Five major stages of debate about abolitionism have been identified. The age of gradual abolitionism lasted from the 1770s to the 1820s. Initially, the majority of people did not condemn slavery in the New World as an institution, but the shift towards liberal views was apparent.
In the 1770s, started outlawing slavery, which made other states and individuals change their perspectives regarding the accepted norms. The period of gradual abolition in the British Caribbean and the French Caribbean was characterized by the ban on the international slave trade and the development of new models that sustained slave-based labor.
The American Revolution was an important landmark as it led to the creation of a country that would develop its own legislation and address slavery in its own way. English-led abolitionist movement preferred peaceful ways to change labor patterns.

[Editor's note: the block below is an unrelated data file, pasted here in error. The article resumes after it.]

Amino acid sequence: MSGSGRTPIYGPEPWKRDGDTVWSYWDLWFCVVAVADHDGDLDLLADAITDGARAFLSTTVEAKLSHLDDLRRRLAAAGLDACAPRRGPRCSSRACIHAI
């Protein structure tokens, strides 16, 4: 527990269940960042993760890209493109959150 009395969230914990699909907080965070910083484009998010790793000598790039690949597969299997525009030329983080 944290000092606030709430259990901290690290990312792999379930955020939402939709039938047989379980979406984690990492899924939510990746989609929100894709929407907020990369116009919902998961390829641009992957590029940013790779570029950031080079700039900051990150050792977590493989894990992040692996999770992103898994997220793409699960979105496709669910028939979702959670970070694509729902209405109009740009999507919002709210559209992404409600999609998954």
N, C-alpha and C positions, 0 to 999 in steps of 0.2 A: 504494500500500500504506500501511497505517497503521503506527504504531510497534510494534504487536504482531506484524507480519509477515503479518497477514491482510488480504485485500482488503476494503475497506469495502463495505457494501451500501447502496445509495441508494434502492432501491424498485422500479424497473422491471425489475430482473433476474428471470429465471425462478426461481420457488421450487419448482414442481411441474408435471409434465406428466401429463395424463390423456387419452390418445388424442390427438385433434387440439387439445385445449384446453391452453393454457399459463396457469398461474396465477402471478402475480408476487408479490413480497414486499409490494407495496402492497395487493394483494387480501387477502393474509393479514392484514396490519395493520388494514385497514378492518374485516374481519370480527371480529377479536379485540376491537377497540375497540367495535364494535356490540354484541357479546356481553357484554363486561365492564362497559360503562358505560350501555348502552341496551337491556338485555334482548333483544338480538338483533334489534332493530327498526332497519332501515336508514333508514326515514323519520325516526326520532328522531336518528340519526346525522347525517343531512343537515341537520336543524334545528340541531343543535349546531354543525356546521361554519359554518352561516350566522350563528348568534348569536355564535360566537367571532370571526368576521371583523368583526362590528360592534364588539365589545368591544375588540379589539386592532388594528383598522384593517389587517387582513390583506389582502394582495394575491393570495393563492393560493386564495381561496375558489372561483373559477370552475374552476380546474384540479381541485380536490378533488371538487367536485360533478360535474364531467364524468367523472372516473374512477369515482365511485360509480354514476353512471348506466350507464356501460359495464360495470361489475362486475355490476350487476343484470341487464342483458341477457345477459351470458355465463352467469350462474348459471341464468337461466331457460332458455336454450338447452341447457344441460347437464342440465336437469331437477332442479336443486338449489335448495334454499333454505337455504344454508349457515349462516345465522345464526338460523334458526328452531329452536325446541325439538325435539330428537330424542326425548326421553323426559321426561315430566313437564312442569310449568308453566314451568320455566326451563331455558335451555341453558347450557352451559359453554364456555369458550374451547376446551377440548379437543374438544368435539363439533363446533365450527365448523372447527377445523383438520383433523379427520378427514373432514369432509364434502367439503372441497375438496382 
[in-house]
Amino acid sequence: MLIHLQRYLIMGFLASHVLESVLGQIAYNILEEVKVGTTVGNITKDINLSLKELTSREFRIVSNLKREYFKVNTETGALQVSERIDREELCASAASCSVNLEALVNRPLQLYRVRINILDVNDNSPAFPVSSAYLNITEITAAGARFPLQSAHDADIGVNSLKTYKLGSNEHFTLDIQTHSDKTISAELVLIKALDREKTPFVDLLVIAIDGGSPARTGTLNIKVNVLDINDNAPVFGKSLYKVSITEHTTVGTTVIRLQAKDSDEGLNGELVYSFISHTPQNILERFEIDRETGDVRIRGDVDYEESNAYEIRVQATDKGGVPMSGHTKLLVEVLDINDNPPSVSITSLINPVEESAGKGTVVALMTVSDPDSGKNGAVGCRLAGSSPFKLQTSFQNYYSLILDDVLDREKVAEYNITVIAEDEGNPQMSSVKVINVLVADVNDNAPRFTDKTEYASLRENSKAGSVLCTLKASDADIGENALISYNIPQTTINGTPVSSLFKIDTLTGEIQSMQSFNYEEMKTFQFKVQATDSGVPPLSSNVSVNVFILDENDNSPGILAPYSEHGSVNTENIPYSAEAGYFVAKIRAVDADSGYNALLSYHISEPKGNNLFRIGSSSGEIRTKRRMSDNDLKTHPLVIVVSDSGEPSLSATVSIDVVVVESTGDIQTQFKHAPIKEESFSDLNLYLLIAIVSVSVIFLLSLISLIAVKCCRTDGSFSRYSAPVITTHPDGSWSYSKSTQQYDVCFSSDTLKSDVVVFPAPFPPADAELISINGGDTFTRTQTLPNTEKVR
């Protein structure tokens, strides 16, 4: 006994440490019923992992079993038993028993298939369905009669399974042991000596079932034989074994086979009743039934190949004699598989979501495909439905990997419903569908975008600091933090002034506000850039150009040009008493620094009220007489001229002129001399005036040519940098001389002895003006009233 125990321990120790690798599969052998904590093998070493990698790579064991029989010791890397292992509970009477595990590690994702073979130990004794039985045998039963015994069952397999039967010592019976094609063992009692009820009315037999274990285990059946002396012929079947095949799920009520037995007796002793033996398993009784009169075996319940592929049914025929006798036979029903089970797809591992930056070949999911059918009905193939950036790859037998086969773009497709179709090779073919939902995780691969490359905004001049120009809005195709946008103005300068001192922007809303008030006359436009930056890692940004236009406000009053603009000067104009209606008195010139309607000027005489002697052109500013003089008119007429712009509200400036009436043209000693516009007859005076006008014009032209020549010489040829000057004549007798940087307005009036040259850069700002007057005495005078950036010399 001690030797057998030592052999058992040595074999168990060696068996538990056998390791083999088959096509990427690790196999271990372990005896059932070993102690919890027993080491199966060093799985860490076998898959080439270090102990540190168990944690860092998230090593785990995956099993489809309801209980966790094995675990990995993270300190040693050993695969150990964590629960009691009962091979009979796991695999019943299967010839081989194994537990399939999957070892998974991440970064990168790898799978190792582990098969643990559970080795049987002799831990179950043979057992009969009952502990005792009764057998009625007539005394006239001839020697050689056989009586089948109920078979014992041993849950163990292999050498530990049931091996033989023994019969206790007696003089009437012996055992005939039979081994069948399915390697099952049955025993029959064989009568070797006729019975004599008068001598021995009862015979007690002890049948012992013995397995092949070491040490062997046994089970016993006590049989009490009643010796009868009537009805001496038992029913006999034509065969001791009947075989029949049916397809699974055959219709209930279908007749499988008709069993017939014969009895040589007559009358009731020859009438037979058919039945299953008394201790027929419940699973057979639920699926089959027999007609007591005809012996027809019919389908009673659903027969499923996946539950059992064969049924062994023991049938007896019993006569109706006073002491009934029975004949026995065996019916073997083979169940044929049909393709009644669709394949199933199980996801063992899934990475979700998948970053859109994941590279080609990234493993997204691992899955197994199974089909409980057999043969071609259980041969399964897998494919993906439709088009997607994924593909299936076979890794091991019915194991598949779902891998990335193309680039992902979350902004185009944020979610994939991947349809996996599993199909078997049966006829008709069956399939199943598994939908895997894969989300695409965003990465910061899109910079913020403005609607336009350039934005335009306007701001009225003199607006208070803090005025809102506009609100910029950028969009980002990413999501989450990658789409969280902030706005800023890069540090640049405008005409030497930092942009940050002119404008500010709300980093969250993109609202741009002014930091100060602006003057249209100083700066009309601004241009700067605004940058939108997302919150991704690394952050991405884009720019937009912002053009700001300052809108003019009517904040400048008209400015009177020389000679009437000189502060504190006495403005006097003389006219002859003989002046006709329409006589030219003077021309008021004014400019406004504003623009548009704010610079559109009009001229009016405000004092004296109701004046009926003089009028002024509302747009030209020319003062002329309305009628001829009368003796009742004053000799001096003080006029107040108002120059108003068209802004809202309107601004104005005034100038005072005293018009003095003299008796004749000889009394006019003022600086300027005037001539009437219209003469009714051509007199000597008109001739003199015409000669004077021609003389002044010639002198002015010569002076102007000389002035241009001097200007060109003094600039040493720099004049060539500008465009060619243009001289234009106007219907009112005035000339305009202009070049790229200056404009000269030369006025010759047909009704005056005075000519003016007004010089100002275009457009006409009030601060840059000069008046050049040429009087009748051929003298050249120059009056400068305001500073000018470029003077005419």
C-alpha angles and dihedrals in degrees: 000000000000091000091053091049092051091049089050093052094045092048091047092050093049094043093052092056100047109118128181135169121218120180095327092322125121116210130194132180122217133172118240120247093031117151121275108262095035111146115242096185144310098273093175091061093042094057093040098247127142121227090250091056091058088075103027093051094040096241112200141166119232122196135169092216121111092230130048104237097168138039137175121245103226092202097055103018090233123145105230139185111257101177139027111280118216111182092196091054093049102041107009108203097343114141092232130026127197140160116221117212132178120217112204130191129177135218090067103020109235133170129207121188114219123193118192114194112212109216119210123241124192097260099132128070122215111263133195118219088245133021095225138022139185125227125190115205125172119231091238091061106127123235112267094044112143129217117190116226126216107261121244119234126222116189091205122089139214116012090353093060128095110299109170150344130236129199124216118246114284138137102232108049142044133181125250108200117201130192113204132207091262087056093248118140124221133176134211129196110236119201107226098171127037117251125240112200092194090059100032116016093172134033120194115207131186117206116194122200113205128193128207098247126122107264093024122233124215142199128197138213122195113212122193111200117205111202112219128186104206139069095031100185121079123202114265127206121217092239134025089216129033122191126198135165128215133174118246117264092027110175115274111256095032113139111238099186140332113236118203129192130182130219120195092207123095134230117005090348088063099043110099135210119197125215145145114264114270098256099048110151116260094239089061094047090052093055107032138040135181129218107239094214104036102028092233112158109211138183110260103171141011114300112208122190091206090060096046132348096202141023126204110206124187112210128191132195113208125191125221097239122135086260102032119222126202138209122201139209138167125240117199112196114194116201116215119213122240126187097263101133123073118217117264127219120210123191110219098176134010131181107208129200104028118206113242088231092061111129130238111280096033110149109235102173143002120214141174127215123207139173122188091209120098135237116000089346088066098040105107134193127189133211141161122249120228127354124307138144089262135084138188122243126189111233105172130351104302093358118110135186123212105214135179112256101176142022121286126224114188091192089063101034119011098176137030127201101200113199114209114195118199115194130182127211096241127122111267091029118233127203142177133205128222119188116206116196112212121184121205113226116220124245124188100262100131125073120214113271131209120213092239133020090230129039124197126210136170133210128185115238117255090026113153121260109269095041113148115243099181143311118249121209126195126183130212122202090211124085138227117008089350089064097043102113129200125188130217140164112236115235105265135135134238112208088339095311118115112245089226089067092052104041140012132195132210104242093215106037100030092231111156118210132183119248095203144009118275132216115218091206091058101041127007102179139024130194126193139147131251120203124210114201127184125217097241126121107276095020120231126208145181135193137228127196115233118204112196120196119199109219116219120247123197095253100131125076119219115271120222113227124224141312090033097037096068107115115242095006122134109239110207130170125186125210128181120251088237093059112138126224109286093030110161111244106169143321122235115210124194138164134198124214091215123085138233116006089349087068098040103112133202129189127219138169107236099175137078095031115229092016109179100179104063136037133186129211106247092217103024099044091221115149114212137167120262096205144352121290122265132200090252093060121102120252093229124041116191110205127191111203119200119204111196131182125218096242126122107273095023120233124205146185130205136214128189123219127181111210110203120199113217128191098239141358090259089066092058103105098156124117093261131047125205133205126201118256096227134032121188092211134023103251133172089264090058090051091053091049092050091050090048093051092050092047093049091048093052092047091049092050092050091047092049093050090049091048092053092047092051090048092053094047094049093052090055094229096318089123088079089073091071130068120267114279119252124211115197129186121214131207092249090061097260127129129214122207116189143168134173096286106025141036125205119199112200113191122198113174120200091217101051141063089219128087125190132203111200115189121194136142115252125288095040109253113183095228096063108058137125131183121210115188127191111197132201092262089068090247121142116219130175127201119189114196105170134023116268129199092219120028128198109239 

The age of immediate abolitionism (the 1820s–1860s) and the French abolition movement were characterized by revolts that were the result of slaves’ despair and loss of any hope in gradual changes. People wanted dramatic and immediate transformations in their society. Finally, American society continued polarizing, and the road to civil war and emancipation in the United States was the final stage of abolitionism.